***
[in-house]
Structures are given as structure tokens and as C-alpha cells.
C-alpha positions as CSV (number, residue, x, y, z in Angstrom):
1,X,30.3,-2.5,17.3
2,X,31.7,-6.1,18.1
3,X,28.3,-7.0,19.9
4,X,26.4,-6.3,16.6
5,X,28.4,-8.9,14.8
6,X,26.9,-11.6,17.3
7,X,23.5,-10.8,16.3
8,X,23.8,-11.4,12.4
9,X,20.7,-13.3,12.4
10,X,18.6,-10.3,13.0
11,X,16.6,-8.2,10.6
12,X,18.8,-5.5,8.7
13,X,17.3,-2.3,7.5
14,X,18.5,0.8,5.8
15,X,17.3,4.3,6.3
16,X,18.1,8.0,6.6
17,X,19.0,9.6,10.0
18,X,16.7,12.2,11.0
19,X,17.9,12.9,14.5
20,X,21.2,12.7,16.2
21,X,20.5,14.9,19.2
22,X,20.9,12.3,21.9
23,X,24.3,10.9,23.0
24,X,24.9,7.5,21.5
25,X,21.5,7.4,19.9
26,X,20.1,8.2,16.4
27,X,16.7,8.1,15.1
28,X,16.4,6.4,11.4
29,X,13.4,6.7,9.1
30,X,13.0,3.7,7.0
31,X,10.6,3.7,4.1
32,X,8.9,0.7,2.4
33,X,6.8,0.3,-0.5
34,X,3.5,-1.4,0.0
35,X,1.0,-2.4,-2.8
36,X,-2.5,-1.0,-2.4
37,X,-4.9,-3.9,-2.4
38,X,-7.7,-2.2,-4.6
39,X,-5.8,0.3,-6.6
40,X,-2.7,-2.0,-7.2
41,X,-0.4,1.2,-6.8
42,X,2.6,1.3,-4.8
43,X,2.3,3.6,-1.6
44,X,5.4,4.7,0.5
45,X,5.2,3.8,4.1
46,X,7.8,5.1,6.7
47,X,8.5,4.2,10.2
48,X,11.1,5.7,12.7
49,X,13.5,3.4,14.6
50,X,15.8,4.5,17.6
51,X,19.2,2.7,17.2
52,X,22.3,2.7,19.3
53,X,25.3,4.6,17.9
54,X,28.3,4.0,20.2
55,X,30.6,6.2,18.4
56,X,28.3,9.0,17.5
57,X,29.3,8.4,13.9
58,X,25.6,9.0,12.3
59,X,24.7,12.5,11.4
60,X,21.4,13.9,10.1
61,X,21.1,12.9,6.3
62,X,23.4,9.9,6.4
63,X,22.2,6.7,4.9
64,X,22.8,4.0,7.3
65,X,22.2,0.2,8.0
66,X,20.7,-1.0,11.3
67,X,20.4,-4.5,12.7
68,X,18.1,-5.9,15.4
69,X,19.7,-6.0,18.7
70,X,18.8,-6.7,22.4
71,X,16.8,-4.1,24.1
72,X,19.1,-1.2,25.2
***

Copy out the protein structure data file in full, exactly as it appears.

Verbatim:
[in-house]
Structures are given as structure tokens and as C-alpha cells.
C-alpha positions as CSV (number, residue, x, y, z in Angstrom):
1,X,30.3,-2.5,17.3
2,X,31.7,-6.1,18.1
3,X,28.3,-7.0,19.9
4,X,26.4,-6.3,16.6
5,X,28.4,-8.9,14.8
6,X,26.9,-11.6,17.3
7,X,23.5,-10.8,16.3
8,X,23.8,-11.4,12.4
9,X,20.7,-13.3,12.4
10,X,18.6,-10.3,13.0
11,X,16.6,-8.2,10.6
12,X,18.8,-5.5,8.7
13,X,17.3,-2.3,7.5
14,X,18.5,0.8,5.8
15,X,17.3,4.3,6.3
16,X,18.1,8.0,6.6
17,X,19.0,9.6,10.0
18,X,16.7,12.2,11.0
19,X,17.9,12.9,14.5
20,X,21.2,12.7,16.2
21,X,20.5,14.9,19.2
22,X,20.9,12.3,21.9
23,X,24.3,10.9,23.0
24,X,24.9,7.5,21.5
25,X,21.5,7.4,19.9
26,X,20.1,8.2,16.4
27,X,16.7,8.1,15.1
28,X,16.4,6.4,11.4
29,X,13.4,6.7,9.1
30,X,13.0,3.7,7.0
31,X,10.6,3.7,4.1
32,X,8.9,0.7,2.4
33,X,6.8,0.3,-0.5
34,X,3.5,-1.4,0.0
35,X,1.0,-2.4,-2.8
36,X,-2.5,-1.0,-2.4
37,X,-4.9,-3.9,-2.4
38,X,-7.7,-2.2,-4.6
39,X,-5.8,0.3,-6.6
40,X,-2.7,-2.0,-7.2
41,X,-0.4,1.2,-6.8
42,X,2.6,1.3,-4.8
43,X,2.3,3.6,-1.6
44,X,5.4,4.7,0.5
45,X,5.2,3.8,4.1
46,X,7.8,5.1,6.7
47,X,8.5,4.2,10.2
48,X,11.1,5.7,12.7
49,X,13.5,3.4,14.6
50,X,15.8,4.5,17.6
51,X,19.2,2.7,17.2
52,X,22.3,2.7,19.3
53,X,25.3,4.6,17.9
54,X,28.3,4.0,20.2
55,X,30.6,6.2,18.4
56,X,28.3,9.0,17.5
57,X,29.3,8.4,13.9
58,X,25.6,9.0,12.3
59,X,24.7,12.5,11.4
60,X,21.4,13.9,10.1
61,X,21.1,12.9,6.3
62,X,23.4,9.9,6.4
63,X,22.2,6.7,4.9
64,X,22.8,4.0,7.3
65,X,22.2,0.2,8.0
66,X,20.7,-1.0,11.3
67,X,20.4,-4.5,12.7
68,X,18.1,-5.9,15.4
69,X,19.7,-6.0,18.7
70,X,18.8,-6.7,22.4
71,X,16.8,-4.1,24.1
72,X,19.1,-1.2,25.2